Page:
“Your child has…”
In the millisecond before the word is spoken, life hangs in the balance. An inhalation of outrageous hope; an exhalation of gut-wrenching fear.
Then the word relapsed drops like a boulder onto a mother’s heart.
When doctors at a Puerto Rican hospital uttered that word to Jessica Lopez-Montanez, her son was just completing two-and-a-half years of treatment for acute lymphoblastic leukemia (ALL). Although ALL is the most common form of childhood cancer, Christopher’s battle had suddenly become decidedly uncommon, the family’s end-of-therapy celebration short-lived.
Curing the toughest cases
For children with newly diagnosed ALL, the survival rate is about 94 percent. But when the disease returns during or soon after the end of therapy, the outlook is not as rosy. Christopher’s local hospital offered few options for a child with a high-risk relapse. Fortunately, Christopher’s hometown medical team learned about a new clinical trial that had recently opened thousands of miles away in Memphis, Tennessee. This regimen combined chemotherapy with immunotherapy, a treatment that uses the immune system to help fight cancer.
The entire time that Christopher had been undergoing initial therapy in Puerto Rico, scientists at St. Jude Children’s Research Hospital had been preparing for this clinical trial—conducting research that might someday save his life.
A global resource
Jessica had heard of St. Jude long before her son ever relapsed. During his treatment, she had read books and combed the Internet for details about his disease.
“The thing is, when a mother has a son who is sick, she is always trying to search and find out what’s the best thing for him,” she says. “So I always had hope.”
When she and her family arrived in Memphis, Jessica was confident that they had found the right place.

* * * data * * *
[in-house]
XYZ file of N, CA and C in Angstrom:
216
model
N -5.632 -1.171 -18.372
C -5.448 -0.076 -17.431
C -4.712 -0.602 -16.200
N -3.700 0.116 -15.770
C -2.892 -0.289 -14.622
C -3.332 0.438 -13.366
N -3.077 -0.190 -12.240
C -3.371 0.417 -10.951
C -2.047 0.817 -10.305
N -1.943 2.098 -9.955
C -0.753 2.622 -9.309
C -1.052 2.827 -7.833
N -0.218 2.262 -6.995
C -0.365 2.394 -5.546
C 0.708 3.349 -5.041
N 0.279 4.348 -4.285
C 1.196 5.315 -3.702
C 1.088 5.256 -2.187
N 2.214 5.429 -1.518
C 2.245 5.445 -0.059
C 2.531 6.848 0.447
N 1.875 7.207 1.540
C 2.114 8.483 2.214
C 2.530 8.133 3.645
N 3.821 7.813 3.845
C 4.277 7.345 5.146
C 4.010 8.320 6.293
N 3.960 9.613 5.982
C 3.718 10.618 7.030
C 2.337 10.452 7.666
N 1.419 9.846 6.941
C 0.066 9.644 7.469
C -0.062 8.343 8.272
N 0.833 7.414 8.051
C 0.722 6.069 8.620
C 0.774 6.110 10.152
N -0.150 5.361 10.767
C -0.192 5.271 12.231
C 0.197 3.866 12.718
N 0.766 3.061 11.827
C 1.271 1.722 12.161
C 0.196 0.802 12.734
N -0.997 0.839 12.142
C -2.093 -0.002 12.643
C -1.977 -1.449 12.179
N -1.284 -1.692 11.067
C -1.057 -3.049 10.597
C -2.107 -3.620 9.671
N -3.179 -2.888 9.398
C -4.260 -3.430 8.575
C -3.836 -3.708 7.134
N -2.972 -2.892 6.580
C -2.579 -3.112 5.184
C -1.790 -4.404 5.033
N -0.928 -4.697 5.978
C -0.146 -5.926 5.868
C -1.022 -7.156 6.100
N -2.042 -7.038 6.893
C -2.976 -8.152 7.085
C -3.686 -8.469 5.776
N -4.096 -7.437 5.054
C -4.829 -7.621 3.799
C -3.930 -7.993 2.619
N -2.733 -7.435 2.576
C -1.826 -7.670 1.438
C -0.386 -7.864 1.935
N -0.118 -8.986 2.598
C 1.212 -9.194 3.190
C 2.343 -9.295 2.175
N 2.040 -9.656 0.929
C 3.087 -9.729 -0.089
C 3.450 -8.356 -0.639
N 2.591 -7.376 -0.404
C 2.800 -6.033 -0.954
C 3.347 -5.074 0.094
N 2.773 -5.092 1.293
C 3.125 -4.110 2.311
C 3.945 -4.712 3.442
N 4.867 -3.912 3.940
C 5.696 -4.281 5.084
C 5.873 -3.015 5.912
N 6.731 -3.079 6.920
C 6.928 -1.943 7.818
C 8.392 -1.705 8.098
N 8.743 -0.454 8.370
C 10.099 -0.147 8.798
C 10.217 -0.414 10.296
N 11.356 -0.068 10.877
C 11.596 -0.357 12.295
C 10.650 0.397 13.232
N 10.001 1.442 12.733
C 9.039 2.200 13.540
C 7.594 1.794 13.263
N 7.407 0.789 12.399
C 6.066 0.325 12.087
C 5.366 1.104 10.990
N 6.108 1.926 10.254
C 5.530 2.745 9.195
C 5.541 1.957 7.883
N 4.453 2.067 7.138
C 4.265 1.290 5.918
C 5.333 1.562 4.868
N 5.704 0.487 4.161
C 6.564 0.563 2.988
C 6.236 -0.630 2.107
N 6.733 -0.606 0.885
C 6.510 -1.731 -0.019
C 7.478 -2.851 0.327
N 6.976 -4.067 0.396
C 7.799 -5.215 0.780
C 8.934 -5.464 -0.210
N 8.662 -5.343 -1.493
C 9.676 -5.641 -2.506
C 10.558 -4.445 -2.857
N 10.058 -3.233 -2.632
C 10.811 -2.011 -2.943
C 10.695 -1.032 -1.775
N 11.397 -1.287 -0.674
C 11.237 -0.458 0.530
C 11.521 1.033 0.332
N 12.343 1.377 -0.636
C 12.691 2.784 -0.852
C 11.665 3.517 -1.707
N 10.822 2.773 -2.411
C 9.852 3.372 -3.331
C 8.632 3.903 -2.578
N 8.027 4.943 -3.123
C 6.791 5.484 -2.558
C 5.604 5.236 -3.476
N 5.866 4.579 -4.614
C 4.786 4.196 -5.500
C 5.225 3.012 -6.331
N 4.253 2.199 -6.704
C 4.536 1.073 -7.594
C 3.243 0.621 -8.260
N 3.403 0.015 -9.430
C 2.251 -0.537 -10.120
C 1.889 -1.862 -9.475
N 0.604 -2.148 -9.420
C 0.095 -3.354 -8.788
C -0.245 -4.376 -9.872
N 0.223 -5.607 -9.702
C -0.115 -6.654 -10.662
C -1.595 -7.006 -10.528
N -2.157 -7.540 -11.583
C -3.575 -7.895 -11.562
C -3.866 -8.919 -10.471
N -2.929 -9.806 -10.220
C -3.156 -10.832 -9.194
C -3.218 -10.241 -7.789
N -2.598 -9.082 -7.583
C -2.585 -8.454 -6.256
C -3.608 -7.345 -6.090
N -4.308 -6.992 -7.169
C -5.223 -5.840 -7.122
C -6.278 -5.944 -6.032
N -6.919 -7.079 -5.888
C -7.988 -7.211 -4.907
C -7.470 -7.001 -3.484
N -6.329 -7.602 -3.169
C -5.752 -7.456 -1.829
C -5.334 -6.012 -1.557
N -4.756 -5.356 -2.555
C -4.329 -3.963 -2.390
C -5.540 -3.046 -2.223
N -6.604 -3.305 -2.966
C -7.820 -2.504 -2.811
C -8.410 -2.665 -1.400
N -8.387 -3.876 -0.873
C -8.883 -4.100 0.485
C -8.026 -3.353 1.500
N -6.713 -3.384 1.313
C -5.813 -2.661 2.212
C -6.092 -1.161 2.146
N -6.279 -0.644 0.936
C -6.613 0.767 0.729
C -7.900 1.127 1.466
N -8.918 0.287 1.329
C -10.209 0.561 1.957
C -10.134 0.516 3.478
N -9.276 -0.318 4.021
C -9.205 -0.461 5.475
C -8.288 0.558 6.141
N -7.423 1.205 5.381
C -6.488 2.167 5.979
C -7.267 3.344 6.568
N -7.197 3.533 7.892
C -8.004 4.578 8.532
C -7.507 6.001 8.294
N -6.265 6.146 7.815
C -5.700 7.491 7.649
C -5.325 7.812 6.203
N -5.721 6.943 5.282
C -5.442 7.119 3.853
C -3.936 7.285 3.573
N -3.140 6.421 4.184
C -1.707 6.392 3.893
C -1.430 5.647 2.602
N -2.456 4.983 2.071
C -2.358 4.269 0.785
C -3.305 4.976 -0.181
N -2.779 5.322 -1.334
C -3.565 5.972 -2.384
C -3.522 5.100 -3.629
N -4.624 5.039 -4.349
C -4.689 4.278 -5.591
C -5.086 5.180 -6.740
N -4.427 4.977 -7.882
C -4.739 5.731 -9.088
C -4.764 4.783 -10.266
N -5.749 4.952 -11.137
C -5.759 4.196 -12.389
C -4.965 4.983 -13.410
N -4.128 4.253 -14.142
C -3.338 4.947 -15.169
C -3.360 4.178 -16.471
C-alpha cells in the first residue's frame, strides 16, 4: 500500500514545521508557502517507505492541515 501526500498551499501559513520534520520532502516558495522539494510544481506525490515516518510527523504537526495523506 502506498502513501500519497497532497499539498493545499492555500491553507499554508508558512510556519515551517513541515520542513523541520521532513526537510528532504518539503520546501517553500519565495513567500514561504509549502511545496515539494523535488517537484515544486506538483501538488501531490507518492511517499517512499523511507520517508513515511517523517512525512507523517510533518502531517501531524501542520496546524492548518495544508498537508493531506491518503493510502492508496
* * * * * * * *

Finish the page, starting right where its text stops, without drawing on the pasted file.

“I had seen St. Jude on TV, but it was more than I had expected. I thought, ‘He is going to live. He is going to receive good treatment here, and he is going to be well,’” she recalls.
At St. Jude, the 10-year-old enrolled in a clinical trial created especially for children with relapsed leukemia. For years, researchers worldwide had been trying to find a way to raise survival rates for children like Christopher. But survival rates had plateaued.
“For the last 20 years, leukemia study groups around the world had tried different things,” explains Deepa Bhojwani, MD, of St. Jude Oncology. “They tried giving more intense chemotherapy; giving it in different combinations; giving chemo that hadn’t been given during front-line treatment. Everybody’s results were exactly the same: no improvement.”
Children with high-risk disease—like Christopher, whose disease relapsed during or soon after the end of treatment—had about a 30 percent survival rate. For children with standard-risk relapsed disease, the survival rate was 50 percent.
“A team of people from different areas at St. Jude came together to find an answer,” Bhojwani continues. “We knew that intensifying the chemotherapy was not the answer. We needed to add something novel to the treatment.
“That’s when we thought about combining chemo-therapy and immunotherapy in one block to attack the disease from different angles.”
Meeting the challenge
Children in the St. Jude clinical trial have either B-cell ALL (a cancer that affects white blood cells called B lymphocytes) or B-cell lymphoblastic lymphoma (a type of non-Hodgkin lymphoma). Like Christopher, participants have either relapsed or their disease has not responded to initial therapy.